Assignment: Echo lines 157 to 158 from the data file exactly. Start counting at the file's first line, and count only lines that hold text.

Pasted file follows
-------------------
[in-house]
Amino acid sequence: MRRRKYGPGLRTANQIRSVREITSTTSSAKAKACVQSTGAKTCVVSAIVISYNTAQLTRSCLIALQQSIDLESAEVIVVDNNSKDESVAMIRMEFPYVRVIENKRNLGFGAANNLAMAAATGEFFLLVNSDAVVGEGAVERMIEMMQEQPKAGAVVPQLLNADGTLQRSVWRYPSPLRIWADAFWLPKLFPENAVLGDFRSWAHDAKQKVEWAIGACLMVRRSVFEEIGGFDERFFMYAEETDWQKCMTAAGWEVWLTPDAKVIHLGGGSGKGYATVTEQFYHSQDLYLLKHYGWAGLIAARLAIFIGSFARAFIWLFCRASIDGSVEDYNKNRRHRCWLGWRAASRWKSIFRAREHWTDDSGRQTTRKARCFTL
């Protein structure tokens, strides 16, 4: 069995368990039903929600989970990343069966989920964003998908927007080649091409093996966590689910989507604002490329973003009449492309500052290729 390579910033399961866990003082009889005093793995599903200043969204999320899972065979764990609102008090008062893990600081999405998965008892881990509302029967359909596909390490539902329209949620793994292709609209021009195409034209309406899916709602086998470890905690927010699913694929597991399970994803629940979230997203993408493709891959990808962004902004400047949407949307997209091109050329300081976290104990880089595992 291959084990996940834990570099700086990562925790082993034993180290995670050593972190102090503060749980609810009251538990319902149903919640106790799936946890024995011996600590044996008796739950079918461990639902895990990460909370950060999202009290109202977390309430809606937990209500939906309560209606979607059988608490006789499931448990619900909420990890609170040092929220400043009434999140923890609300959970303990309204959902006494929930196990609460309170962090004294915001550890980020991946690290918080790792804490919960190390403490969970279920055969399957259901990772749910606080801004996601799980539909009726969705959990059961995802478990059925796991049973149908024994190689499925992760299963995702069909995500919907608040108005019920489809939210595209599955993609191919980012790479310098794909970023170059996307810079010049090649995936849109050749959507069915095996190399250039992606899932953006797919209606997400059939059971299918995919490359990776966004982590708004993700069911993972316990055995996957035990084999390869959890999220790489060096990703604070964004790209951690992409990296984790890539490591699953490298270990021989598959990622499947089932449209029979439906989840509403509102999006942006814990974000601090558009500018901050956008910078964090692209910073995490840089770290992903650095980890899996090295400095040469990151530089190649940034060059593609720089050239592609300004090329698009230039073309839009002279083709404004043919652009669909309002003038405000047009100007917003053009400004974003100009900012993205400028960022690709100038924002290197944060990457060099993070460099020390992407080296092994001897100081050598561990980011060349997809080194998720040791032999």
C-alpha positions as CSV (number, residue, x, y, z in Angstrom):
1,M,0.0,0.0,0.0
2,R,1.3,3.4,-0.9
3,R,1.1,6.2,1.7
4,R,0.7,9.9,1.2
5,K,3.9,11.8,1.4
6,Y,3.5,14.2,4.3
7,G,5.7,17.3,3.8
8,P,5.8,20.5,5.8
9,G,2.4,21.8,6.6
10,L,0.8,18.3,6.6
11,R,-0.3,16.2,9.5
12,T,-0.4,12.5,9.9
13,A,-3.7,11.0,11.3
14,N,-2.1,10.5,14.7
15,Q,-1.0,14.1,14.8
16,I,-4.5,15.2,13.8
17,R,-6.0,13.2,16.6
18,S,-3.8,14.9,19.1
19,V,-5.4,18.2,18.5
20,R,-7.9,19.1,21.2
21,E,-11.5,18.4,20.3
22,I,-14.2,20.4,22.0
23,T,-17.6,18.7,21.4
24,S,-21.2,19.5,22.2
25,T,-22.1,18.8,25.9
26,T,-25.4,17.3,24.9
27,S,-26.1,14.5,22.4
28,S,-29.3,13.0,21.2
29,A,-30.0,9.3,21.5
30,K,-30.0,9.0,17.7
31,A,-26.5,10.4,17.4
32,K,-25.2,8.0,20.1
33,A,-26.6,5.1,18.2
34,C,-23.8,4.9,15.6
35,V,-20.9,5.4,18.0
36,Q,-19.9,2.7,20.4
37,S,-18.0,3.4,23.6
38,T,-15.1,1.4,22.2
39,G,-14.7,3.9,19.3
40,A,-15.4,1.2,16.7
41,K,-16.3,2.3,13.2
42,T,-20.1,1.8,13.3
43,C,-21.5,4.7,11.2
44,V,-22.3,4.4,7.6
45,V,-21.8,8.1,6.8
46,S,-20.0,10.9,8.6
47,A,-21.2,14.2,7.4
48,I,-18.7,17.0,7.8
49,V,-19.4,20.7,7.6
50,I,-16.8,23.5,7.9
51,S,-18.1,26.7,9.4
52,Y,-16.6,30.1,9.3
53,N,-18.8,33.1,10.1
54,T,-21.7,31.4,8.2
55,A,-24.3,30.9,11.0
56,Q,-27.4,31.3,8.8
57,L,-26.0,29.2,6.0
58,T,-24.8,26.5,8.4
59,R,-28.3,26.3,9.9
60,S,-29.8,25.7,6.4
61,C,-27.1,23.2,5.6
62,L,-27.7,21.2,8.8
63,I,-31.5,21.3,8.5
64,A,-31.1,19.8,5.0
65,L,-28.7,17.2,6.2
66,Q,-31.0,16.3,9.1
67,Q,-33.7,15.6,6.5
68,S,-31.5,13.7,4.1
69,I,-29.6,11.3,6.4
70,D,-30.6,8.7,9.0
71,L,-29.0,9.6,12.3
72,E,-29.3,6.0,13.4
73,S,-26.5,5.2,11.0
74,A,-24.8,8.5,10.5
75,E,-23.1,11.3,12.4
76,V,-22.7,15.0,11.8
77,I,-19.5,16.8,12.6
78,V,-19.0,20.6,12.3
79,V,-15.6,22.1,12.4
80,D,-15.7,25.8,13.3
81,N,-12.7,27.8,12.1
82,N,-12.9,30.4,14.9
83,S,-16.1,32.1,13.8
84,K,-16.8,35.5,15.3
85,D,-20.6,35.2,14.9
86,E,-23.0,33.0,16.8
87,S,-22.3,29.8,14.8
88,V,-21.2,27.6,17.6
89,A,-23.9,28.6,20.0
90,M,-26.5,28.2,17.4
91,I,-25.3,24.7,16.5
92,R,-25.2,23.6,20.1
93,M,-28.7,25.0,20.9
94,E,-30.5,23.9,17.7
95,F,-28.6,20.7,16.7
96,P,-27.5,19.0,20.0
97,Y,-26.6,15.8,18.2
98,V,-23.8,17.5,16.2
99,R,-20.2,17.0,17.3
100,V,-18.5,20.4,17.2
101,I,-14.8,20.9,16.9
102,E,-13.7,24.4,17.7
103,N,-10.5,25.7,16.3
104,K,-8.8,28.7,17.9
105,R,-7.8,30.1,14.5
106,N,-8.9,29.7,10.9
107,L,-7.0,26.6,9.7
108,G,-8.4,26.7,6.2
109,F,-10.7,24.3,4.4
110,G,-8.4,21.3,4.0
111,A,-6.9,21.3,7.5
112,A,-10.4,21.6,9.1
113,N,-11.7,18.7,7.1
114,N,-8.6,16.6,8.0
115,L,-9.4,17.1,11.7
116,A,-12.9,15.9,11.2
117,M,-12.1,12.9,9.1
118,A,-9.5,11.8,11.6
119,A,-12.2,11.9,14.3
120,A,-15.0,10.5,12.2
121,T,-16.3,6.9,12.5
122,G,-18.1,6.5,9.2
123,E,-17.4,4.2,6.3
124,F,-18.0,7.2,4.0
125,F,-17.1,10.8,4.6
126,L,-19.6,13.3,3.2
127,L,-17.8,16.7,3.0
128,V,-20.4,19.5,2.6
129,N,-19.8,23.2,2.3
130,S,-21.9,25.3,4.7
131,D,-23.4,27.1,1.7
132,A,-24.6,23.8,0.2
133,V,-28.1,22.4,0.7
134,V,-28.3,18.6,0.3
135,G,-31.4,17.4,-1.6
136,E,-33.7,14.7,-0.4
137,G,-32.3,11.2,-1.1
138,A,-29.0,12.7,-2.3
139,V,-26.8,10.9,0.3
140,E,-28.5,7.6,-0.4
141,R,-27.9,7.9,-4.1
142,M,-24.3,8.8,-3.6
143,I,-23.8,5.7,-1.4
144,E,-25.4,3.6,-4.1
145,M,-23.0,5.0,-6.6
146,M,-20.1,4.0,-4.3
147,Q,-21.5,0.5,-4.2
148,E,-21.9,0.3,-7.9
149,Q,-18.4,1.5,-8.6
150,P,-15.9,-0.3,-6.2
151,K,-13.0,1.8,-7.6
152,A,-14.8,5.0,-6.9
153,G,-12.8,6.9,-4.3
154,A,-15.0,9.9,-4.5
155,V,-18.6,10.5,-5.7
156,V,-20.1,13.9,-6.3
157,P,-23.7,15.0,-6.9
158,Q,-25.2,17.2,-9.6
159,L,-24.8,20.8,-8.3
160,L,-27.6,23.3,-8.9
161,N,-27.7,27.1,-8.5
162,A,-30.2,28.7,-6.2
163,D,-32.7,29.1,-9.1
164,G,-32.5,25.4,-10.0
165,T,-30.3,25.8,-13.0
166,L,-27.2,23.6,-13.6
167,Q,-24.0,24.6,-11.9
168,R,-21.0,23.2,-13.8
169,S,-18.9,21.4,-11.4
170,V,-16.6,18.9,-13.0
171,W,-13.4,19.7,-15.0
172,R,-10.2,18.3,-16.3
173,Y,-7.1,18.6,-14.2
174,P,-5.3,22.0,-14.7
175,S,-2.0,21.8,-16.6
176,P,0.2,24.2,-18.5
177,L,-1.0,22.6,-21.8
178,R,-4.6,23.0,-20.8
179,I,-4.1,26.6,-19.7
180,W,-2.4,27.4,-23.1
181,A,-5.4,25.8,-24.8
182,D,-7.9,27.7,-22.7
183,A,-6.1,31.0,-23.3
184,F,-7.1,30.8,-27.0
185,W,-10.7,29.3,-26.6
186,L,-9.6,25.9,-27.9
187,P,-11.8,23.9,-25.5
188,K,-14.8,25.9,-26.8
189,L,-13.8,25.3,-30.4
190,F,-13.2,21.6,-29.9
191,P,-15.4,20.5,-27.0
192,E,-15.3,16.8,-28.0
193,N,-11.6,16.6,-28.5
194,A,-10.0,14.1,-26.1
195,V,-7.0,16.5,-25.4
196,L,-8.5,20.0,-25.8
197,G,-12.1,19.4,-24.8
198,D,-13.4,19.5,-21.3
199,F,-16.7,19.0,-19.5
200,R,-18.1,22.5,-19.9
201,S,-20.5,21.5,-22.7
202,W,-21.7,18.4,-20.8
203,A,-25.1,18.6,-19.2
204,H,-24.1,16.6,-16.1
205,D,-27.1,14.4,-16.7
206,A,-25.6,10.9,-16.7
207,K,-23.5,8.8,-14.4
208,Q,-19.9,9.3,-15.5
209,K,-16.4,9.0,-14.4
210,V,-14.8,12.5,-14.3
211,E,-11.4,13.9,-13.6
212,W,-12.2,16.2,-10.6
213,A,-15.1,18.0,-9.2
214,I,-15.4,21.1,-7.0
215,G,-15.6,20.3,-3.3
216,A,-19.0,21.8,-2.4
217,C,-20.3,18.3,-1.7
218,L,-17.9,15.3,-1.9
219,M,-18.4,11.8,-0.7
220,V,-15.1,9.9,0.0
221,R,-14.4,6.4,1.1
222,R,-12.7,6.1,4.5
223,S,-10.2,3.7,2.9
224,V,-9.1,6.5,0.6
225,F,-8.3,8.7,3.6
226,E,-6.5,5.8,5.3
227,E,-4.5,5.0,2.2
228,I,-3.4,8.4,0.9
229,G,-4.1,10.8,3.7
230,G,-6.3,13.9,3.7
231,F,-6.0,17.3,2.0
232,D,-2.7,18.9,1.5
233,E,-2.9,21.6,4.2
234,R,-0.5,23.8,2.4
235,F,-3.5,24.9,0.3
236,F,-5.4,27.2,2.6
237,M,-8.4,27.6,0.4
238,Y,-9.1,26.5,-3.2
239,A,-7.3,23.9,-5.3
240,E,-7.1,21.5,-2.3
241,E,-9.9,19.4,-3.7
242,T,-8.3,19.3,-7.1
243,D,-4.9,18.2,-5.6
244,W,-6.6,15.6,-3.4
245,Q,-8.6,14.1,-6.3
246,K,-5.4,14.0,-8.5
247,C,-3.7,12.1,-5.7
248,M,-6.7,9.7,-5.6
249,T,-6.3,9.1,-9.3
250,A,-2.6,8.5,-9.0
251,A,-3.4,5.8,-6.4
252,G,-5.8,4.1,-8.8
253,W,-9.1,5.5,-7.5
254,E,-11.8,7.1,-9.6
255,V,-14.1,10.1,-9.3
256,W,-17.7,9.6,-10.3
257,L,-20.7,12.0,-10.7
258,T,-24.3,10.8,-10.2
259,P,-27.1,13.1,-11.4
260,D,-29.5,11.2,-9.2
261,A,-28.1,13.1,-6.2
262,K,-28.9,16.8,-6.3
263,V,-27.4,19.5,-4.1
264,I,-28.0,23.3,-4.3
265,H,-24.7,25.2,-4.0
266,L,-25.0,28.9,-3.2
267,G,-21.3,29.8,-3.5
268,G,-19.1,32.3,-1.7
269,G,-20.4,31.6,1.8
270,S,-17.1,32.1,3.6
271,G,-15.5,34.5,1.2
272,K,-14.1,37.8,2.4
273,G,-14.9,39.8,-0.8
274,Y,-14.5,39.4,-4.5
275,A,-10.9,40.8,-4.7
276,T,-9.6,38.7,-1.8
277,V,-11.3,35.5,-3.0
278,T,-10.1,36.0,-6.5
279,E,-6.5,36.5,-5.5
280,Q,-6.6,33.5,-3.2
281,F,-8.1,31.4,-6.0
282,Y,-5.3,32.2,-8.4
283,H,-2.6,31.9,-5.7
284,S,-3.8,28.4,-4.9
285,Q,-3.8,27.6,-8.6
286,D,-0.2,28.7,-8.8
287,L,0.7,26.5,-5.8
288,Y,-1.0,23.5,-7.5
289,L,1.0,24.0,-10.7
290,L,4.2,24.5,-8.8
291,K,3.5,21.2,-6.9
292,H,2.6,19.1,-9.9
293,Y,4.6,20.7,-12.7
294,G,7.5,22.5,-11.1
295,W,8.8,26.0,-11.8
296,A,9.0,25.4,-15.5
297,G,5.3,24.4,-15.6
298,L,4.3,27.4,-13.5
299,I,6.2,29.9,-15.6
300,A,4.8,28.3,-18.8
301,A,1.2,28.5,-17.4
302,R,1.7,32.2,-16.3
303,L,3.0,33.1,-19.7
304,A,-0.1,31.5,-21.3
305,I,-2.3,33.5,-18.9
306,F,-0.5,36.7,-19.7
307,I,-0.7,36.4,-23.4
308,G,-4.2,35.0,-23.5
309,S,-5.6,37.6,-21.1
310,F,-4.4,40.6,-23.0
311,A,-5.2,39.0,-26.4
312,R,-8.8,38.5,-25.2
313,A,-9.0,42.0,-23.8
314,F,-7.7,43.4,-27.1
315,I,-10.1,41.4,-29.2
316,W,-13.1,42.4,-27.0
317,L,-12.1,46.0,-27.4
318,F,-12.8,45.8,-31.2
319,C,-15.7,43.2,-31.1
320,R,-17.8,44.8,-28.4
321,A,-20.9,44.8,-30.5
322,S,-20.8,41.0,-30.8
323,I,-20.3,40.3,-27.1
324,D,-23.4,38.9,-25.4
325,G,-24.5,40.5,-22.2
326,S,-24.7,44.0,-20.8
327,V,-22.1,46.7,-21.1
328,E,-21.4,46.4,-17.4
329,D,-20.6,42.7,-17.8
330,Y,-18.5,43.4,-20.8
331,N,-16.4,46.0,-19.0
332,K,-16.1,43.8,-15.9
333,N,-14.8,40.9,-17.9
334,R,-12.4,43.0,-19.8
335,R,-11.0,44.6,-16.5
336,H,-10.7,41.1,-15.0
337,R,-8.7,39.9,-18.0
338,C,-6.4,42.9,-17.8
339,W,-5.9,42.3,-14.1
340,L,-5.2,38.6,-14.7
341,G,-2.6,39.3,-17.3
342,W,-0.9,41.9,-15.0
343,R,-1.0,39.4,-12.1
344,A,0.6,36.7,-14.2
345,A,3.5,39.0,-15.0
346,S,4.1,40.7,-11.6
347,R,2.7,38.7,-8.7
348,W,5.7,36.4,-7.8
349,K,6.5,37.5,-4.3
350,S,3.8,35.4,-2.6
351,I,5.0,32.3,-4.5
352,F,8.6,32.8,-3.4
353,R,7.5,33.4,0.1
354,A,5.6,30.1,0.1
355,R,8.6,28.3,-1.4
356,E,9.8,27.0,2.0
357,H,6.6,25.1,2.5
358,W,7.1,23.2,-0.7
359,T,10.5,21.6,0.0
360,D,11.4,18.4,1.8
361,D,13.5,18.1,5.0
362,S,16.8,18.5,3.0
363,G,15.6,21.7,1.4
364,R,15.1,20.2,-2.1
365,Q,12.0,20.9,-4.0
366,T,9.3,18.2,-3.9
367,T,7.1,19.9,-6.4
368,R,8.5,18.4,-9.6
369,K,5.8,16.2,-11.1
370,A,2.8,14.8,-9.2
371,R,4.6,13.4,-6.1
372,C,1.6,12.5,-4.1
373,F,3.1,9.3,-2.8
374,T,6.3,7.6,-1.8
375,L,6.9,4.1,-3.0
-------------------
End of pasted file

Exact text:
153,G,-12.8,6.9,-4.3
154,A,-15.0,9.9,-4.5